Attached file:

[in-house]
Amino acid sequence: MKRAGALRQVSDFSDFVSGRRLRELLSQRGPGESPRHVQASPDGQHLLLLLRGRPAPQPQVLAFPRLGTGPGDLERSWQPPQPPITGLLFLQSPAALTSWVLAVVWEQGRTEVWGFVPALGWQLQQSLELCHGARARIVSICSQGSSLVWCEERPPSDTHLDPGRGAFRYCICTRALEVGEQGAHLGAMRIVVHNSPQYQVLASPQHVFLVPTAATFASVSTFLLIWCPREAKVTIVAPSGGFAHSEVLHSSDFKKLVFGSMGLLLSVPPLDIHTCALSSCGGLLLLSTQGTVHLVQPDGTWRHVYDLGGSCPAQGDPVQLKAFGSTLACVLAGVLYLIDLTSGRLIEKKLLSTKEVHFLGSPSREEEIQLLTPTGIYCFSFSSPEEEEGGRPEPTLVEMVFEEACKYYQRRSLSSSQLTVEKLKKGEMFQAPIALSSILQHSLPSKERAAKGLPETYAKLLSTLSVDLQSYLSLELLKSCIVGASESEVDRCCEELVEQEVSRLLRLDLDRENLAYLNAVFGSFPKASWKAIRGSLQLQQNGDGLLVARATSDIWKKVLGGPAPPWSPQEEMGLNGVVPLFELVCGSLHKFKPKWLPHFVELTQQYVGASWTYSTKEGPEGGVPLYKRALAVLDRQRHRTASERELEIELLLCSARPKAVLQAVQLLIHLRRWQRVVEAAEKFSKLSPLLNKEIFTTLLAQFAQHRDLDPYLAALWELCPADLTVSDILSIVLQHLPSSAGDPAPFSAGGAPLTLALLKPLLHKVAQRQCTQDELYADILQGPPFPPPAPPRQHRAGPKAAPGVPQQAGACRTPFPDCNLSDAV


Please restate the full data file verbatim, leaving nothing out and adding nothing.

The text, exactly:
[in-house]
Amino acid sequence: MKRAGALRQVSDFSDFVSGRRLRELLSQRGPGESPRHVQASPDGQHLLLLLRGRPAPQPQVLAFPRLGTGPGDLERSWQPPQPPITGLLFLQSPAALTSWVLAVVWEQGRTEVWGFVPALGWQLQQSLELCHGARARIVSICSQGSSLVWCEERPPSDTHLDPGRGAFRYCICTRALEVGEQGAHLGAMRIVVHNSPQYQVLASPQHVFLVPTAATFASVSTFLLIWCPREAKVTIVAPSGGFAHSEVLHSSDFKKLVFGSMGLLLSVPPLDIHTCALSSCGGLLLLSTQGTVHLVQPDGTWRHVYDLGGSCPAQGDPVQLKAFGSTLACVLAGVLYLIDLTSGRLIEKKLLSTKEVHFLGSPSREEEIQLLTPTGIYCFSFSSPEEEEGGRPEPTLVEMVFEEACKYYQRRSLSSSQLTVEKLKKGEMFQAPIALSSILQHSLPSKERAAKGLPETYAKLLSTLSVDLQSYLSLELLKSCIVGASESEVDRCCEELVEQEVSRLLRLDLDRENLAYLNAVFGSFPKASWKAIRGSLQLQQNGDGLLVARATSDIWKKVLGGPAPPWSPQEEMGLNGVVPLFELVCGSLHKFKPKWLPHFVELTQQYVGASWTYSTKEGPEGGVPLYKRALAVLDRQRHRTASERELEIELLLCSARPKAVLQAVQLLIHLRRWQRVVEAAEKFSKLSPLLNKEIFTTLLAQFAQHRDLDPYLAALWELCPADLTVSDILSIVLQHLPSSAGDPAPFSAGGAPLTLALLKPLLHKVAQRQCTQDELYADILQGPPFPPPAPPRQHRAGPKAAPGVPQQAGACRTPFPDCNLSDAV